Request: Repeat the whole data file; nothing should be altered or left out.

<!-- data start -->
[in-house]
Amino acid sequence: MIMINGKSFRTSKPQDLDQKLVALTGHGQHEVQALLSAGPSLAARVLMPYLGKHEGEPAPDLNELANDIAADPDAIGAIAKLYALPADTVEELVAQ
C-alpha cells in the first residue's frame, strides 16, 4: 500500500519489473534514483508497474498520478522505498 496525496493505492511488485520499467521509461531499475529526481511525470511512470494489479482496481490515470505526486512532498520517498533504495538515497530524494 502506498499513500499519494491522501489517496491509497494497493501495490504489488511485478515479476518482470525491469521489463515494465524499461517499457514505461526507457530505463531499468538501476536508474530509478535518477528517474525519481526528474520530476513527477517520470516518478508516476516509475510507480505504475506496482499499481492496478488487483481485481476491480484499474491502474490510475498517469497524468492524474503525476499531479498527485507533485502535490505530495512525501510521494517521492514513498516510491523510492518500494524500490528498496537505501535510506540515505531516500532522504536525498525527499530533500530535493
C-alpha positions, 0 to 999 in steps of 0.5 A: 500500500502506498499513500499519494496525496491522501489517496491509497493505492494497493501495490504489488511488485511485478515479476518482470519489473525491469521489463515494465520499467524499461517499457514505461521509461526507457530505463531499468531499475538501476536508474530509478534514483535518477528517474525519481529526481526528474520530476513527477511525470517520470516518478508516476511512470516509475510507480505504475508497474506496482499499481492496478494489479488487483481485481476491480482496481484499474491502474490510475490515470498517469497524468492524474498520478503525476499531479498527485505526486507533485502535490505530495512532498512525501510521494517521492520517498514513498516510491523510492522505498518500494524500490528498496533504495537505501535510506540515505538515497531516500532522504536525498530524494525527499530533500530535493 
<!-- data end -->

[in-house]
Amino acid sequence: MIMINGKSFRTSKPQDLDQKLVALTGHGQHEVQALLSAGPSLAARVLMPYLGKHEGEPAPDLNELANDIAADPDAIGAIAKLYALPADTVEELVAQ
C-alpha cells in the first residue's frame, strides 16, 4: 500500500519489473534514483508497474498520478522505498 496525496493505492511488485520499467521509461531499475529526481511525470511512470494489479482496481490515470505526486512532498520517498533504495538515497530524494 502506498499513500499519494491522501489517496491509497494497493501495490504489488511485478515479476518482470525491469521489463515494465524499461517499457514505461526507457530505463531499468538501476536508474530509478535518477528517474525519481526528474520530476513527477517520470516518478508516476516509475510507480505504475506496482499499481492496478488487483481485481476491480484499474491502474490510475498517469497524468492524474503525476499531479498527485507533485502535490505530495512525501510521494517521492514513498516510491523510492518500494524500490528498496537505501535510506540515505531516500532522504536525498525527499530533500530535493
C-alpha positions, 0 to 999 in steps of 0.5 A: 500500500502506498499513500499519494496525496491522501489517496491509497493505492494497493501495490504489488511488485511485478515479476518482470519489473525491469521489463515494465520499467524499461517499457514505461521509461526507457530505463531499468531499475538501476536508474530509478534514483535518477528517474525519481529526481526528474520530476513527477511525470517520470516518478508516476511512470516509475510507480505504475508497474506496482499499481492496478494489479488487483481485481476491480482496481484499474491502474490510475490515470498517469497524468492524474498520478503525476499531479498527485505526486507533485502535490505530495512532498512525501510521494517521492520517498514513498516510491523510492522505498518500494524500490528498496533504495537505501535510506540515505538515497531516500532522504536525498530524494525527499530533500530535493 